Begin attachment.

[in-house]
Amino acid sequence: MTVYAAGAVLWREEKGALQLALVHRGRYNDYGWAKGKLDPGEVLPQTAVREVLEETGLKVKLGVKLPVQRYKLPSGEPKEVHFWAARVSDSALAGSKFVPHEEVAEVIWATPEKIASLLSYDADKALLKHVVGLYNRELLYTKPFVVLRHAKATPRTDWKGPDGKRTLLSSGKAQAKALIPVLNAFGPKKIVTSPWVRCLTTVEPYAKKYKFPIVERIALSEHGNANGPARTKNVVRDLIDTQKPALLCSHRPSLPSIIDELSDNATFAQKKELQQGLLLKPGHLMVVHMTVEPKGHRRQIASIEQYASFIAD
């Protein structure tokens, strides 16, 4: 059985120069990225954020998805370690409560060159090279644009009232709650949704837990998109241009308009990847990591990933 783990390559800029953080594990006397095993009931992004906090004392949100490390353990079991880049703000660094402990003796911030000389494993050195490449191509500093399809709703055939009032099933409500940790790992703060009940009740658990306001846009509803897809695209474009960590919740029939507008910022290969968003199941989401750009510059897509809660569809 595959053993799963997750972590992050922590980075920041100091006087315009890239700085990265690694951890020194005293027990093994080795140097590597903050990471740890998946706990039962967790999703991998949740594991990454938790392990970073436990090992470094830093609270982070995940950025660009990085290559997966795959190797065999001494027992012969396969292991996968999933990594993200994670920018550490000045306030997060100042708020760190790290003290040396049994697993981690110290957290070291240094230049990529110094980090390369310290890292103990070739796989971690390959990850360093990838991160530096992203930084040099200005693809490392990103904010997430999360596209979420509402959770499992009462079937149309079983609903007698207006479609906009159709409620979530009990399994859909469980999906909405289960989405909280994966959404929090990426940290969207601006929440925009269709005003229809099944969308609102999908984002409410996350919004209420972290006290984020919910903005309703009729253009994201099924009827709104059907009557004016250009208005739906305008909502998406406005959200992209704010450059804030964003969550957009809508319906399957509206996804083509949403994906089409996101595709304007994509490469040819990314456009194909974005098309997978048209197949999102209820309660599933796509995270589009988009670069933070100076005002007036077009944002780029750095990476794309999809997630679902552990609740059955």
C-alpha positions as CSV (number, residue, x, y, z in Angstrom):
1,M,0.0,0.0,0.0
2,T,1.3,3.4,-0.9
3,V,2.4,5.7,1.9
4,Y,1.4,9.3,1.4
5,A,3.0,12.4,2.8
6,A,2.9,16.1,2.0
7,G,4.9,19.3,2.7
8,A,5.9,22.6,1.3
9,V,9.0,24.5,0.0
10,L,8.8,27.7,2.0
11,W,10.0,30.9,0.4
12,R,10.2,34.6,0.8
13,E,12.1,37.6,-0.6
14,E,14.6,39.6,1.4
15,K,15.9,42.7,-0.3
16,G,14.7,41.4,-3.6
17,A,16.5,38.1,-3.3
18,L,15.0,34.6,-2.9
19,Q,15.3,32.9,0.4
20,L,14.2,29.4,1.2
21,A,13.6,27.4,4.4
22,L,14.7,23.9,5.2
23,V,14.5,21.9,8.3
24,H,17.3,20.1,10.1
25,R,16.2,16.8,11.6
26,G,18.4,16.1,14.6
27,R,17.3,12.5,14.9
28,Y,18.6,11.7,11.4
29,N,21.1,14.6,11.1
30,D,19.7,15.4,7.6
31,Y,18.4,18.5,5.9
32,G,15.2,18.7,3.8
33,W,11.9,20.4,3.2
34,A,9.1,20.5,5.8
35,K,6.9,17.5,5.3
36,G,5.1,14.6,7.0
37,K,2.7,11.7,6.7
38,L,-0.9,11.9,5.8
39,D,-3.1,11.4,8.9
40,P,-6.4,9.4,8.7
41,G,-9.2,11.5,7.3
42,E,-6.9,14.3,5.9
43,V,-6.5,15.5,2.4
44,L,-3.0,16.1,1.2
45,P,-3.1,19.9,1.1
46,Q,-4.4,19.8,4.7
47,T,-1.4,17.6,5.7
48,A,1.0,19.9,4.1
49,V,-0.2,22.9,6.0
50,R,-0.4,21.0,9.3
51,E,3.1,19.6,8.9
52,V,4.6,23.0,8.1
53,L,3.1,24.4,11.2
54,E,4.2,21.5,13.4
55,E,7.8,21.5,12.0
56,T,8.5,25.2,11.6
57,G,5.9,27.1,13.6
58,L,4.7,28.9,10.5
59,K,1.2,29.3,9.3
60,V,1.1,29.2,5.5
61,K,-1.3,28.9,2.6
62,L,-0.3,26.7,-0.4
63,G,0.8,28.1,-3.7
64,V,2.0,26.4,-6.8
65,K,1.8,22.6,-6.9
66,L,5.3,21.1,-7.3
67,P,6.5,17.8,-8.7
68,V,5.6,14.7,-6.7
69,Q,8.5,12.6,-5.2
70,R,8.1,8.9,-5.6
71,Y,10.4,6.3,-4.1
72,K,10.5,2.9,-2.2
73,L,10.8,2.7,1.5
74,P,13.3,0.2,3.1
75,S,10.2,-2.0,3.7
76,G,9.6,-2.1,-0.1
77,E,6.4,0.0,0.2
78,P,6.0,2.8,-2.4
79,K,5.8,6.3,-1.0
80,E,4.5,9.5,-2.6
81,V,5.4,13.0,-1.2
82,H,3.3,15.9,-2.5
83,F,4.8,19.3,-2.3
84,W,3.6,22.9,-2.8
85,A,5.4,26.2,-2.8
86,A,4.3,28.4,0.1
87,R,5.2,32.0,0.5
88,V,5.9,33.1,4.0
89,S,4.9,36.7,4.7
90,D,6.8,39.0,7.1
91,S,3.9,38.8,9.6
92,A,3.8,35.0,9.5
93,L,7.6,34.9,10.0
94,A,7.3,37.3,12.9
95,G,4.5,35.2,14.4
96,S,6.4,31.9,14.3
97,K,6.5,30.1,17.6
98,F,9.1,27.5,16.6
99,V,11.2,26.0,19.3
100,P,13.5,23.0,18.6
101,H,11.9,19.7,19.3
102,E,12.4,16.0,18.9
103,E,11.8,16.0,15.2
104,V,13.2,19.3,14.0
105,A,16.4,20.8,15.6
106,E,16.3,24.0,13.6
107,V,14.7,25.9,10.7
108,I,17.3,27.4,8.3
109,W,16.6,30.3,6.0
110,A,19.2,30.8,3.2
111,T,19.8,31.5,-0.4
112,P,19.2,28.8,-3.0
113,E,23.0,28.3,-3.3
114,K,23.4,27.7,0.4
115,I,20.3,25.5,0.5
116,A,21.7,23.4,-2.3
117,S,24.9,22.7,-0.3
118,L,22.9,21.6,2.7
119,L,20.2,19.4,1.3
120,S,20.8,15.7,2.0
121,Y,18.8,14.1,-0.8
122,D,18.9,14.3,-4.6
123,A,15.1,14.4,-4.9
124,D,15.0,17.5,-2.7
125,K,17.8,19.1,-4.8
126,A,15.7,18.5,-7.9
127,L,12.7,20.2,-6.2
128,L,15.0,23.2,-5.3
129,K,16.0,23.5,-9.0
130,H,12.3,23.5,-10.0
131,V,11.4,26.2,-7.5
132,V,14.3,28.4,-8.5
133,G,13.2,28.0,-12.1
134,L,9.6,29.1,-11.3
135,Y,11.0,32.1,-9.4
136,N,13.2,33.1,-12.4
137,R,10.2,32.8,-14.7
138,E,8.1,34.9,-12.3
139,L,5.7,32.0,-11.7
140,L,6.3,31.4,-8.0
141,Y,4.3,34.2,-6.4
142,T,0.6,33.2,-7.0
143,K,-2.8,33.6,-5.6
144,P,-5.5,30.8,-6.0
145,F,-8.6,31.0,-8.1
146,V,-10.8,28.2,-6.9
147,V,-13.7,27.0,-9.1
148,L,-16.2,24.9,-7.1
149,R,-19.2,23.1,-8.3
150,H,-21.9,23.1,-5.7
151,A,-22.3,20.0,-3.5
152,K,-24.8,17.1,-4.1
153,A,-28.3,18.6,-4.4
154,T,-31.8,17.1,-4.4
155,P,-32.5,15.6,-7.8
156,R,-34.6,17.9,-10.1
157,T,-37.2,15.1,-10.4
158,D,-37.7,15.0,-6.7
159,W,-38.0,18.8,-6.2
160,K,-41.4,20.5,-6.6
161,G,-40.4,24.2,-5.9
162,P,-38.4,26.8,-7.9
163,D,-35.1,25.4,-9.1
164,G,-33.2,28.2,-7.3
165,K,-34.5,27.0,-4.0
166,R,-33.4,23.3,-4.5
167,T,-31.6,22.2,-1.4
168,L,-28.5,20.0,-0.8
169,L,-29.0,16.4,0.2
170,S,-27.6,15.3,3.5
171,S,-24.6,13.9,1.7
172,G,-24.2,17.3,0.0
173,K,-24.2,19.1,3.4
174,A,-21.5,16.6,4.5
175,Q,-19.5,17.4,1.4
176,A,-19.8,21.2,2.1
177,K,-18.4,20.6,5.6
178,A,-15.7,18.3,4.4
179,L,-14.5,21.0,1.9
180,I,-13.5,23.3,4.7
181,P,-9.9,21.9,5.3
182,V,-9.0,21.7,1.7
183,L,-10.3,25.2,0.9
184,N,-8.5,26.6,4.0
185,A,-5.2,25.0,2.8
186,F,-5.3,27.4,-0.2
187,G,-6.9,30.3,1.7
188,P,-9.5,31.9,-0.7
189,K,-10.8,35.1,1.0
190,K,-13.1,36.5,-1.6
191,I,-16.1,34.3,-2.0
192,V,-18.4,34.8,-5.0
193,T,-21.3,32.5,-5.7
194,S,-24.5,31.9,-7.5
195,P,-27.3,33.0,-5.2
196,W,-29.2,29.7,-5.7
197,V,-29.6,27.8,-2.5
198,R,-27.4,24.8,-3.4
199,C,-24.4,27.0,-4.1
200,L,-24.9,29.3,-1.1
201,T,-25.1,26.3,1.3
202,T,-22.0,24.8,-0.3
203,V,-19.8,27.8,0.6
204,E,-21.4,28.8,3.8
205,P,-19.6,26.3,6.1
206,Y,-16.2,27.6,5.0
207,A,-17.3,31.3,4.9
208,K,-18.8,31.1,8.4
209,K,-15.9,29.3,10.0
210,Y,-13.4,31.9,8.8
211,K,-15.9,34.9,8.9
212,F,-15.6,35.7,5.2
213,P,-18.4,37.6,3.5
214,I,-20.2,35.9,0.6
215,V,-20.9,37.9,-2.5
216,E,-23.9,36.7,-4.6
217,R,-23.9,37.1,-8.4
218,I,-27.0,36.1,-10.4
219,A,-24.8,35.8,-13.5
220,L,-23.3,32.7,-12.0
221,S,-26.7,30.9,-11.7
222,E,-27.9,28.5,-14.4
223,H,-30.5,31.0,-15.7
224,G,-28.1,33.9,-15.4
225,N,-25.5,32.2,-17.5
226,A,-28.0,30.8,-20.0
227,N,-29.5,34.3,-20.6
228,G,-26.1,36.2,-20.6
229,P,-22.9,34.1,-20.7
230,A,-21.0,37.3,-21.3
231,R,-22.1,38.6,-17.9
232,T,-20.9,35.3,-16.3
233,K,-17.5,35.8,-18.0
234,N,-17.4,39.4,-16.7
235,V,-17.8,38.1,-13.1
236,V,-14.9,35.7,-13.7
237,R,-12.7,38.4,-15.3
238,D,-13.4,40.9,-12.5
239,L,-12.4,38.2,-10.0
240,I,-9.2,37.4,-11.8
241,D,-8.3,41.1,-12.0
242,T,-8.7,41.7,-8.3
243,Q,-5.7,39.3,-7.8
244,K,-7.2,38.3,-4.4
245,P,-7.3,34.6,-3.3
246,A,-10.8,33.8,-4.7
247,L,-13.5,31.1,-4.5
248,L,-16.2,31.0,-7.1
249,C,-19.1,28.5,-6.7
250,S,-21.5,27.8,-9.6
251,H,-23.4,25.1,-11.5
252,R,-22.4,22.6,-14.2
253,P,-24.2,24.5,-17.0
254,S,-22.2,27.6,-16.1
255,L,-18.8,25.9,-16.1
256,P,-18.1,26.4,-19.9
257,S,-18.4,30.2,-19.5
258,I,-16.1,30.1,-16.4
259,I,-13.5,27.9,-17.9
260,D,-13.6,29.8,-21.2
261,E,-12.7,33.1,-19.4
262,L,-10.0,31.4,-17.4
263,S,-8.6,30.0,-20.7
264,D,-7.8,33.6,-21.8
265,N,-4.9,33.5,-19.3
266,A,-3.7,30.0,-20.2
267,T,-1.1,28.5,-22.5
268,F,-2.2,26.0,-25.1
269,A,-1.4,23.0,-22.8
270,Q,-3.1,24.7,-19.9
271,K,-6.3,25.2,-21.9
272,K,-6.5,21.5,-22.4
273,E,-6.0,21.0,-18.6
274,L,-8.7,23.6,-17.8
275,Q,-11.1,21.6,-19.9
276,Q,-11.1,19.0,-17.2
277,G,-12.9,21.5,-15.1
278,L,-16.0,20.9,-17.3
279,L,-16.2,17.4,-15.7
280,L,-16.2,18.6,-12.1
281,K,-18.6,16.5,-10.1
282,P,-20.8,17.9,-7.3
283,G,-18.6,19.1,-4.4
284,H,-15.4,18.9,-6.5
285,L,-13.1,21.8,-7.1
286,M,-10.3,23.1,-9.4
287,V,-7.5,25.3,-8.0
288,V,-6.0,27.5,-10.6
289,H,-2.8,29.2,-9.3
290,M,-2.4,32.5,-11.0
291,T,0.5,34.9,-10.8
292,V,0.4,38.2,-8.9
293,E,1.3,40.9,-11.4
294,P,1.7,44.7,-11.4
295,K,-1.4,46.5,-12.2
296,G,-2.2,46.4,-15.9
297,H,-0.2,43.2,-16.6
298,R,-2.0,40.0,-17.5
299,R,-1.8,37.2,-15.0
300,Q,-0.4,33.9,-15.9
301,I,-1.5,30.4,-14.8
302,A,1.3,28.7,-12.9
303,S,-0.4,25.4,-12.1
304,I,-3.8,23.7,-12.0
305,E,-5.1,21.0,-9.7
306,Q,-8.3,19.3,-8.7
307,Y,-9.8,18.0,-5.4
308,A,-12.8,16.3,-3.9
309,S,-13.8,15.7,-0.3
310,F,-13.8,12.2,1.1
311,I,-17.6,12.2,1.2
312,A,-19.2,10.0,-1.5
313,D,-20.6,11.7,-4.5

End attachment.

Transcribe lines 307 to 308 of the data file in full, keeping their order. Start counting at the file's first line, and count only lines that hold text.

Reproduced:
303,S,-0.4,25.4,-12.1
304,I,-3.8,23.7,-12.0